Clear design born from chaos
―― First ｗords of new president
In June 1973, we were all waiting in line to meet Tomio Kubo, the second president of Mitsubishi Motors Corporation, when he arrived at the design studio as soon as he assumed office. As he had led the automotive division during his time at Mitsubishi Heavy Industries, we had a feeling that he would be squeezing us hard again.
Kubo’s first words to the designers of the design section were, “From now on, I will make design decisions.” Until then, design decisions had been made by consensus among executives from the planning, development, and sales divisions, but Kubo declared, “Leave the design to me. ” With these words out of the blue, I felt the nerves of everyone in the room, including myself, rally around Kubo. Following this, his pep talk flew. ” First of all, design. Technology takes money and time. Design can be done with wisdom and sense.” “You listen to the sales people too much.” He seemed to be annoyed that the new Galant, which had just been unveiled, was now rounded off. “You do what others can’t do. Creation is the value of human existence,” he continued. This was the beginning of the intense relationship between the new president Kubo and the design section.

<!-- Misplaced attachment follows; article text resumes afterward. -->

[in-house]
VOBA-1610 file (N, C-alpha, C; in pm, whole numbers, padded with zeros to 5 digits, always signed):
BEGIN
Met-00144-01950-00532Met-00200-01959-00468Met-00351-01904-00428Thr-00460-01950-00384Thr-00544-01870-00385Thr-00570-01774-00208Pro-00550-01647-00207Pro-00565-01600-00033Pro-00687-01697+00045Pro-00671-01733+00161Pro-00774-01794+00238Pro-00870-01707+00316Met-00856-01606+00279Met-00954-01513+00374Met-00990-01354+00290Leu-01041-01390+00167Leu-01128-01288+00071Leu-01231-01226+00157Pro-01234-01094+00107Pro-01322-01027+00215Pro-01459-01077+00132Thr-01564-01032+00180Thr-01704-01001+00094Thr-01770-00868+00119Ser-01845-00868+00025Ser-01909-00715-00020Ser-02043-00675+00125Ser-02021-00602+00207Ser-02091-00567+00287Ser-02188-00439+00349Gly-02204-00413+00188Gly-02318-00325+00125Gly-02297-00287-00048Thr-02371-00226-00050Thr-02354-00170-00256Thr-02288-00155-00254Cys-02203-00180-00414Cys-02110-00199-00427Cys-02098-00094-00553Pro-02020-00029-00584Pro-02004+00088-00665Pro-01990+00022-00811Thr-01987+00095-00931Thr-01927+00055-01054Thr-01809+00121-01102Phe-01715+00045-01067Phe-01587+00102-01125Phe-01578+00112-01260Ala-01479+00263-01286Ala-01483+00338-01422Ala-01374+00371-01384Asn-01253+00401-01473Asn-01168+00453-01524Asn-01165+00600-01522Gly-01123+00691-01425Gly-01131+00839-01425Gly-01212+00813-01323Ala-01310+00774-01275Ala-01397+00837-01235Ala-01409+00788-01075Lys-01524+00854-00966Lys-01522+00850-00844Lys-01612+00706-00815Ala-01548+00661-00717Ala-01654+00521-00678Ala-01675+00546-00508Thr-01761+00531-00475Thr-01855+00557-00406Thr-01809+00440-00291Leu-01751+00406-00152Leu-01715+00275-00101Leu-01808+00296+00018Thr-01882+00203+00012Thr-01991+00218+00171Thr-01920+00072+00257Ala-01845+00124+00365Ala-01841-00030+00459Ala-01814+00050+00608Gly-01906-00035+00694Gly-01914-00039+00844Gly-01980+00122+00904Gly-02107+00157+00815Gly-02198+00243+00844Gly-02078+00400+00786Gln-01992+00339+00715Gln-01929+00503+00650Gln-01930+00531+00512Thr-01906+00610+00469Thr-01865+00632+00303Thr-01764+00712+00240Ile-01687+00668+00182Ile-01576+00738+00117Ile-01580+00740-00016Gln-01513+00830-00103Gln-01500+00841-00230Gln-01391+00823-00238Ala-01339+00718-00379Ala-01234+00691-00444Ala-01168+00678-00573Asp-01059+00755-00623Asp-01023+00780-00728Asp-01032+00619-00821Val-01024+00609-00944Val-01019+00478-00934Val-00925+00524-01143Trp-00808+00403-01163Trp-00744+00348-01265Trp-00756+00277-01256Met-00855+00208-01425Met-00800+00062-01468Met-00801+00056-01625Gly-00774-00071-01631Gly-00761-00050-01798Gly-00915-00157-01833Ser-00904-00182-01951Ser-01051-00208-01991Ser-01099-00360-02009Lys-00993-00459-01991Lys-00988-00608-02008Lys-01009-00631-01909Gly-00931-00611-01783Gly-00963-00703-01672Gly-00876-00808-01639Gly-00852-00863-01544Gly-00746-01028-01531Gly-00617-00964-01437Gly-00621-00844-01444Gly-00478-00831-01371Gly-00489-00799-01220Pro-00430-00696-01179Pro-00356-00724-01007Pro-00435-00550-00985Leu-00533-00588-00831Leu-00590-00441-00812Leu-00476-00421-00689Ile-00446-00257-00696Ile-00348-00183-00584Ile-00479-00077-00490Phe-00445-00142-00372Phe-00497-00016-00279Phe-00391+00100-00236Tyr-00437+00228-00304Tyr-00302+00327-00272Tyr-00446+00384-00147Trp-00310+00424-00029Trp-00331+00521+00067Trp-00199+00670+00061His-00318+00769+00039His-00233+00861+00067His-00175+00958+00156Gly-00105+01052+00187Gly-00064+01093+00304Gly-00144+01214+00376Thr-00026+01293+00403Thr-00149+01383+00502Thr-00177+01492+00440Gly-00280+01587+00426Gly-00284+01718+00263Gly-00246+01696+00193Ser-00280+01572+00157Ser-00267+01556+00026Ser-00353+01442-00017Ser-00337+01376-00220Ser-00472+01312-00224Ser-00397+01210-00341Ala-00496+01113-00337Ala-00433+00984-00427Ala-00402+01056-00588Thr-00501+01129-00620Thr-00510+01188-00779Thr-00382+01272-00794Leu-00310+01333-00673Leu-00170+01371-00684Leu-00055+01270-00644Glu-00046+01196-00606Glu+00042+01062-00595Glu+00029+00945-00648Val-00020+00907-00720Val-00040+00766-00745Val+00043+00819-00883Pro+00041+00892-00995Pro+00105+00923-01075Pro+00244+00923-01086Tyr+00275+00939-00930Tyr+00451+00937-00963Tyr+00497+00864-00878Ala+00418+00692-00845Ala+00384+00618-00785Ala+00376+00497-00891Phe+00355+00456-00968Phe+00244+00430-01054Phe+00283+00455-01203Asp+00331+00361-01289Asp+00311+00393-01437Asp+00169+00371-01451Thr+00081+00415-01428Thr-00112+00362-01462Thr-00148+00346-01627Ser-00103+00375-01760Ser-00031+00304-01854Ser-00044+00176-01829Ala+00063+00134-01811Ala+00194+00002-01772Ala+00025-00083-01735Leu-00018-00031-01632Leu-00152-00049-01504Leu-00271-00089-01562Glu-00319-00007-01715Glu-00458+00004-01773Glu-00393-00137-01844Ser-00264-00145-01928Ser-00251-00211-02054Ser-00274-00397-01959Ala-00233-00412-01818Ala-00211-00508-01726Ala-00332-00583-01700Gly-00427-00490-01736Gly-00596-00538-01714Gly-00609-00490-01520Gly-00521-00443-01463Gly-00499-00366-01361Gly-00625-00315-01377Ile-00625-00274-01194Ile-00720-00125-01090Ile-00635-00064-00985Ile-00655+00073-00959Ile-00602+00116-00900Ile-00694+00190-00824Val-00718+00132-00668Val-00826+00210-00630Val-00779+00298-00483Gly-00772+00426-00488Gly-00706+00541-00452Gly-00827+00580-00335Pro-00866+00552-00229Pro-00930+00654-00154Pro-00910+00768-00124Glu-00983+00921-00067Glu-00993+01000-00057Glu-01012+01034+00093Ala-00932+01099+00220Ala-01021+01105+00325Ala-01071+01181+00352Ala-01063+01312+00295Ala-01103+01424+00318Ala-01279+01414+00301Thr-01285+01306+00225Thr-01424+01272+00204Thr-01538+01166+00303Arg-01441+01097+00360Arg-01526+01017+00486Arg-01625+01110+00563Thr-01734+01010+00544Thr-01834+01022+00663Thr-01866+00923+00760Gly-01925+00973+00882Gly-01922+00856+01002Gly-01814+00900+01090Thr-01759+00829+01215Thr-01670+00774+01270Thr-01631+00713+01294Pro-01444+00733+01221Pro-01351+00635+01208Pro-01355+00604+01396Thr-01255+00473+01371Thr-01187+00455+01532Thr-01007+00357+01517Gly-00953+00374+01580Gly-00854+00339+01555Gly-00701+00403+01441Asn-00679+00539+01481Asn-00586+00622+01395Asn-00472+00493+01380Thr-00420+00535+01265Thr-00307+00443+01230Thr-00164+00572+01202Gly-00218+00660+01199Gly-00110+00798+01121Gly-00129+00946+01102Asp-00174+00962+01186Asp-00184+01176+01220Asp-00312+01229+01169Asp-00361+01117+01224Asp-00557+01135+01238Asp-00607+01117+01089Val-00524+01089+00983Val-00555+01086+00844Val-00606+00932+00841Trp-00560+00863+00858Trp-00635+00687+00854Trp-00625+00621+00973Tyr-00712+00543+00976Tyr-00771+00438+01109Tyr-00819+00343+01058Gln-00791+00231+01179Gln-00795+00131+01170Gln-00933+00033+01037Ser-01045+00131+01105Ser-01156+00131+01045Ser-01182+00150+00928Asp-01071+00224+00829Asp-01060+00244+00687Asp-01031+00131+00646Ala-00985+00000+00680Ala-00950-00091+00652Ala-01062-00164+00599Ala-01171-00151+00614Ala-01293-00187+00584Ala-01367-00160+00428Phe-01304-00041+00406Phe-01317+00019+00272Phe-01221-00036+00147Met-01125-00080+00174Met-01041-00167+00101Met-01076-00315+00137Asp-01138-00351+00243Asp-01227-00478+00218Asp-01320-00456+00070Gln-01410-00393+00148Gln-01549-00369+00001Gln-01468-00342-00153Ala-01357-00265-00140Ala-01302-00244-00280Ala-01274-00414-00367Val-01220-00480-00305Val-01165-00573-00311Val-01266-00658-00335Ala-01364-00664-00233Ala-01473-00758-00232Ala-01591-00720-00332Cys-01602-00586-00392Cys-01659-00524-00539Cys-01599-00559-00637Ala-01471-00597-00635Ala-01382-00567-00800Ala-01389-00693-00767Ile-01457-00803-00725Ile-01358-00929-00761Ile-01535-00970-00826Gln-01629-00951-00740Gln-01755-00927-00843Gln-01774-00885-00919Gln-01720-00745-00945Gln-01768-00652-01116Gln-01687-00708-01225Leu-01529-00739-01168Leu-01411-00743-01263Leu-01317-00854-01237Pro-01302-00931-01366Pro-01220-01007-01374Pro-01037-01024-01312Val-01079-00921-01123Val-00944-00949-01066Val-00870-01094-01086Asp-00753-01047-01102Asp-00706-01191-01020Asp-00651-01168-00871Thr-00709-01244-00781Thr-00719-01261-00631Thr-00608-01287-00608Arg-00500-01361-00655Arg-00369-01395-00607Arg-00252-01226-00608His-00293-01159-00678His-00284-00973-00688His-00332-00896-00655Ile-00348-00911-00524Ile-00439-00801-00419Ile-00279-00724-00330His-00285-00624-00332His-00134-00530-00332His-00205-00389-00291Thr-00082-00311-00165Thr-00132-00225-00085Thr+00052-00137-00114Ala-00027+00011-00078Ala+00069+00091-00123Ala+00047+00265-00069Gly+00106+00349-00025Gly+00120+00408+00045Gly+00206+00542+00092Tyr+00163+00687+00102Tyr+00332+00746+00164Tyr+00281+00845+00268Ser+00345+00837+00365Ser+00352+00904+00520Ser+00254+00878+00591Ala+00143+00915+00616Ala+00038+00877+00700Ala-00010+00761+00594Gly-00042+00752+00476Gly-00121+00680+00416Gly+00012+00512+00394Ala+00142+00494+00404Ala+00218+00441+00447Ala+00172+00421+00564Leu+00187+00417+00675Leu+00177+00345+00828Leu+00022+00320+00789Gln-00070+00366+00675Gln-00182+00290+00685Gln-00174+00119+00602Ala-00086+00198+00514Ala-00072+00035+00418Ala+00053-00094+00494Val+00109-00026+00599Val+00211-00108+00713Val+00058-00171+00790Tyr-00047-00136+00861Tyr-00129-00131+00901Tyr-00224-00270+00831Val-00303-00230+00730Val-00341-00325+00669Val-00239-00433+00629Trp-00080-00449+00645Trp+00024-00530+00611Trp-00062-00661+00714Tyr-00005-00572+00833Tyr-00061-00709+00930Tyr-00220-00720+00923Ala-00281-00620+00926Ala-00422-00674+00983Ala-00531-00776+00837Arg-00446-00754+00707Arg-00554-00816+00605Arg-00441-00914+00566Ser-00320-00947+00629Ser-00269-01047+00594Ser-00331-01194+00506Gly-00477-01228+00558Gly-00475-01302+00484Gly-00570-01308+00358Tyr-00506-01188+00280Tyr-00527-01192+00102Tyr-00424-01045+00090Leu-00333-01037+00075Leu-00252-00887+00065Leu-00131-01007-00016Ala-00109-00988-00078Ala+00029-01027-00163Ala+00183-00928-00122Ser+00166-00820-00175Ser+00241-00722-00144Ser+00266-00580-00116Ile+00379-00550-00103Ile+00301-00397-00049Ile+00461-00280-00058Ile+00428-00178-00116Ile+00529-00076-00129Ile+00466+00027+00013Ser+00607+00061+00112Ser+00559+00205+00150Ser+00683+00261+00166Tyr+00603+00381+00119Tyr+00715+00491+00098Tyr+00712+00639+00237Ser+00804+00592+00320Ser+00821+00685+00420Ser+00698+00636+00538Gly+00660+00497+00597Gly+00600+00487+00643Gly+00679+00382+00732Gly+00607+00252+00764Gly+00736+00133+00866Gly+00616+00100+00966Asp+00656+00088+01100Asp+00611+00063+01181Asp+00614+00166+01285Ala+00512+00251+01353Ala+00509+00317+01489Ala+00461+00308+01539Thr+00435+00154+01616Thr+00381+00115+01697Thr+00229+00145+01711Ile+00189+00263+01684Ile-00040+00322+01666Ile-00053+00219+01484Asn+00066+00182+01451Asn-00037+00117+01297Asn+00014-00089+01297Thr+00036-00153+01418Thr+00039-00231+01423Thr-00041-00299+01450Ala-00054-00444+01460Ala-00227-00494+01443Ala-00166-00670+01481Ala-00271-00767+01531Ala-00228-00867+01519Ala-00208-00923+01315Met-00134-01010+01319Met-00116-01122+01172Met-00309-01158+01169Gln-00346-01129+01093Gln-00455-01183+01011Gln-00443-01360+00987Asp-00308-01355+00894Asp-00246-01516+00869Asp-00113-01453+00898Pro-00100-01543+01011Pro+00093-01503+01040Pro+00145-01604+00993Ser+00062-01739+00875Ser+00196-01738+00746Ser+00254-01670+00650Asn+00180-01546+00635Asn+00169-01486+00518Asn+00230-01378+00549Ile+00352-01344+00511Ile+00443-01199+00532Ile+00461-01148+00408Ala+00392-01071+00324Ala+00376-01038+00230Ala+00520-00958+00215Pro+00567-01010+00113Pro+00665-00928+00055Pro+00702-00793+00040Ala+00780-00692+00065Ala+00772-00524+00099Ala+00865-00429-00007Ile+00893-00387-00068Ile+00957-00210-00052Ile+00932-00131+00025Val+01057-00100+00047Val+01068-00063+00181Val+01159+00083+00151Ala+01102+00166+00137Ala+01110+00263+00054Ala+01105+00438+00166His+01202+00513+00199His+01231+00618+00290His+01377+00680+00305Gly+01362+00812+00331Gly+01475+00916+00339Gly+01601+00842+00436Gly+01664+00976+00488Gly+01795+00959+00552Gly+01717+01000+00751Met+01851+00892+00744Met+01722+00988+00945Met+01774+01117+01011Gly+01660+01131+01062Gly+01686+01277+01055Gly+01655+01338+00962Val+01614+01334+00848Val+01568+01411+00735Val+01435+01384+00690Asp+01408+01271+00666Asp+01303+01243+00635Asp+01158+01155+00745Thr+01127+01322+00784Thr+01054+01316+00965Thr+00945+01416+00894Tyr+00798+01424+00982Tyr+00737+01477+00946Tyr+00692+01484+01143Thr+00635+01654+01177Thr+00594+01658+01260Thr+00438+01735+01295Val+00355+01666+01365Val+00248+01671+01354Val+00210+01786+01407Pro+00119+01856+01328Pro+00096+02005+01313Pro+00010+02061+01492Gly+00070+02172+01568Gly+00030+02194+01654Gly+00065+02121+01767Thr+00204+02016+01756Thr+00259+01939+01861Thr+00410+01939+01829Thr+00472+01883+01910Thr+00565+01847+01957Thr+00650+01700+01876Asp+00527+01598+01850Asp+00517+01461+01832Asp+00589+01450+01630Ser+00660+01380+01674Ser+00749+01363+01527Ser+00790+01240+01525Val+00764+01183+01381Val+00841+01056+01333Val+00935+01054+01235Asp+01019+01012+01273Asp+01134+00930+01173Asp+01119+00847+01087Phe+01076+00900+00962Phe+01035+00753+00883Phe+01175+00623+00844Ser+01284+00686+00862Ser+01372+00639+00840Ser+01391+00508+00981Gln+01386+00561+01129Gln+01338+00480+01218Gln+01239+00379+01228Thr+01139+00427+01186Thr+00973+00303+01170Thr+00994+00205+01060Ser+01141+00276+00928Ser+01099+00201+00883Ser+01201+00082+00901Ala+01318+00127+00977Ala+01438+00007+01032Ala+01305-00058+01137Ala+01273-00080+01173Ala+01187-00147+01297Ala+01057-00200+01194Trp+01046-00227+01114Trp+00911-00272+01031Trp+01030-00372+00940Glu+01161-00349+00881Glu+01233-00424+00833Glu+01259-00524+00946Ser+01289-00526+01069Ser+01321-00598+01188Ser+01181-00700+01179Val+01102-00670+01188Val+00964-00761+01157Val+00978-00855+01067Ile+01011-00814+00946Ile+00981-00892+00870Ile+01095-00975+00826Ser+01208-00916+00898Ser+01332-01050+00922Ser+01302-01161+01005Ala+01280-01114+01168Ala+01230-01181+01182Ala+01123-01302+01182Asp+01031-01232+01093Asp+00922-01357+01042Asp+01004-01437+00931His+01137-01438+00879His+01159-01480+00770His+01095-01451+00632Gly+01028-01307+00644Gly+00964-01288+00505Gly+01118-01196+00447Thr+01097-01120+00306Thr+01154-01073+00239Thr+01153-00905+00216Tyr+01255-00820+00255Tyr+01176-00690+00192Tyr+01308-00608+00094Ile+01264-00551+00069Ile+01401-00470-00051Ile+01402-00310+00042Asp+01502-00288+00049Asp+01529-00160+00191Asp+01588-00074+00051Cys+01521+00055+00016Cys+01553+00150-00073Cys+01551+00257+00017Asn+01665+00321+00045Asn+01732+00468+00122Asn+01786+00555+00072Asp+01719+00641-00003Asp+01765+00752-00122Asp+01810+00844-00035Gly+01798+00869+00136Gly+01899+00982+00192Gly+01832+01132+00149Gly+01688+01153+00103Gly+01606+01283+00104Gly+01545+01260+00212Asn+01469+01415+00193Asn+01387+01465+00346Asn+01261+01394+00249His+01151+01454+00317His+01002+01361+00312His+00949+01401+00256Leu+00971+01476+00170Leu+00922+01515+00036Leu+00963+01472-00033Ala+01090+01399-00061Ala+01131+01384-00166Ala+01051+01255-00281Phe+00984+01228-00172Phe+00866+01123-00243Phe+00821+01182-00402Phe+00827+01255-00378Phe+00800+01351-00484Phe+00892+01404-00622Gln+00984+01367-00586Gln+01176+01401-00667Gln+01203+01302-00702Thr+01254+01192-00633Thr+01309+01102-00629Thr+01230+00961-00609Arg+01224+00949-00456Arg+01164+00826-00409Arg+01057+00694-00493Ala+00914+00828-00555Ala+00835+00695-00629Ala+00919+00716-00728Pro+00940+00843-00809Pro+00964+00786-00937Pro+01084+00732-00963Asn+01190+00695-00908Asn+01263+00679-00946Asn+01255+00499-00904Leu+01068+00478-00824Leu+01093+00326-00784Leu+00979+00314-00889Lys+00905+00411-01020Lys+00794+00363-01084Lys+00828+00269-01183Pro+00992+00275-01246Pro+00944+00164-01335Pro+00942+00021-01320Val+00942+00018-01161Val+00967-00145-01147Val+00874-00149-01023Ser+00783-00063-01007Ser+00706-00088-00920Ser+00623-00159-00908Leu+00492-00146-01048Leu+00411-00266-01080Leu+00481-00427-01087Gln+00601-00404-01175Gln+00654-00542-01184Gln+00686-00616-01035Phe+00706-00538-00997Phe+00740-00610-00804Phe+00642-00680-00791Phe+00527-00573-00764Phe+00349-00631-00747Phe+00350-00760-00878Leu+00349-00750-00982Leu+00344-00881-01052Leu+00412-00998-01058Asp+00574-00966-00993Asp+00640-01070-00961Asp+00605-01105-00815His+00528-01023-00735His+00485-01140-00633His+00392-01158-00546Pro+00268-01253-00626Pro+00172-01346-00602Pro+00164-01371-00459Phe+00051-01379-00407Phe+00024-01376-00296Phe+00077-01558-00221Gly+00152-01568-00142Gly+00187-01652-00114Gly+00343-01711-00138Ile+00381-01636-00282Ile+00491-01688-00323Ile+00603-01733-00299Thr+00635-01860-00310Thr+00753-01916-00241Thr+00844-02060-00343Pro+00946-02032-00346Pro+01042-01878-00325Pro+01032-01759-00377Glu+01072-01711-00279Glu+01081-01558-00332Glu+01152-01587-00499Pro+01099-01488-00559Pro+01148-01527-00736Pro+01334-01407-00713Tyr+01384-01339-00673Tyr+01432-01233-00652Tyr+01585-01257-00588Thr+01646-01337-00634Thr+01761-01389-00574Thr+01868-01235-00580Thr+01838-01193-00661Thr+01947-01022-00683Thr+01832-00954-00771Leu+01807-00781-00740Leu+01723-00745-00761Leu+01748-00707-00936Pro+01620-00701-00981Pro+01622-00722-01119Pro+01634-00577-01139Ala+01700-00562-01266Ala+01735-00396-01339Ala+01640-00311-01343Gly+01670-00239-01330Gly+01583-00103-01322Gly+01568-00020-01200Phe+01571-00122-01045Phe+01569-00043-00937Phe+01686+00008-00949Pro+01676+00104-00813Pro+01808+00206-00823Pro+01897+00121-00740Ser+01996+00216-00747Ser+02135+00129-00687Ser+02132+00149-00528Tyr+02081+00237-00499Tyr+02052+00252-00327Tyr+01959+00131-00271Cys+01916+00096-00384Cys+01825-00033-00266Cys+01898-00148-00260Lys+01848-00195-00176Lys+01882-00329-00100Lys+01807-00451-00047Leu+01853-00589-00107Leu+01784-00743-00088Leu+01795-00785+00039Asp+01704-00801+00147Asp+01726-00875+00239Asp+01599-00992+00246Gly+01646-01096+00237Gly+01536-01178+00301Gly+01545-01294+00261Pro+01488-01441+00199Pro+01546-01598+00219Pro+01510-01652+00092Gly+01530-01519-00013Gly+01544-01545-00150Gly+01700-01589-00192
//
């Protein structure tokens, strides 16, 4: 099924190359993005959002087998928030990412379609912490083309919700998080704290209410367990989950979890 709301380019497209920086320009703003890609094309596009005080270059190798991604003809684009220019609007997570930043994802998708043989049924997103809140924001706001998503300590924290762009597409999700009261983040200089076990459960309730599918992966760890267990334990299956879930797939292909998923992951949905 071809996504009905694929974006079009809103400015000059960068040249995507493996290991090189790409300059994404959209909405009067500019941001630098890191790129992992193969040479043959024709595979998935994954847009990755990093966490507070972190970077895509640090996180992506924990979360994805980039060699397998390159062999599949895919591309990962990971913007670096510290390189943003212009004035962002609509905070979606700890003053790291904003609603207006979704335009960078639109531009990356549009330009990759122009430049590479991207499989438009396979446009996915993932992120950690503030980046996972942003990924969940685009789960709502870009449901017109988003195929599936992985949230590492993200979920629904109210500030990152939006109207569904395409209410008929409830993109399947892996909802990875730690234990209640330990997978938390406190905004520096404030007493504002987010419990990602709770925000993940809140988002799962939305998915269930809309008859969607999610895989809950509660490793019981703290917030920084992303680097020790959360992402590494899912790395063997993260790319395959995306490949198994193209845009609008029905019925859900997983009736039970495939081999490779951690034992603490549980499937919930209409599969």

―― Design direction
The next day, the design work on the Galant Sigma began with a concerted effort. At the first design review, six renderings were proposed, from which my proposal was selected. My aim with this proposal was to continue and develop the 1st gen. Colt Galant. I wanted to further develop the appeal of the highly acclaimed sporty sedan. While keeping the image of the 1st gen. in mind, I took advantage of the favorable conditions in terms of dimensions to express a sense of stretch and stability in the side view. The semi-fastback design broke away from the box-on-box style that was the norm for sedans at the time. The hexagonal window graphics with the beltline cut out below and the low rear wheel arches and the side lines running in a straight line above the arches to the rear end were all distinctive features of the design.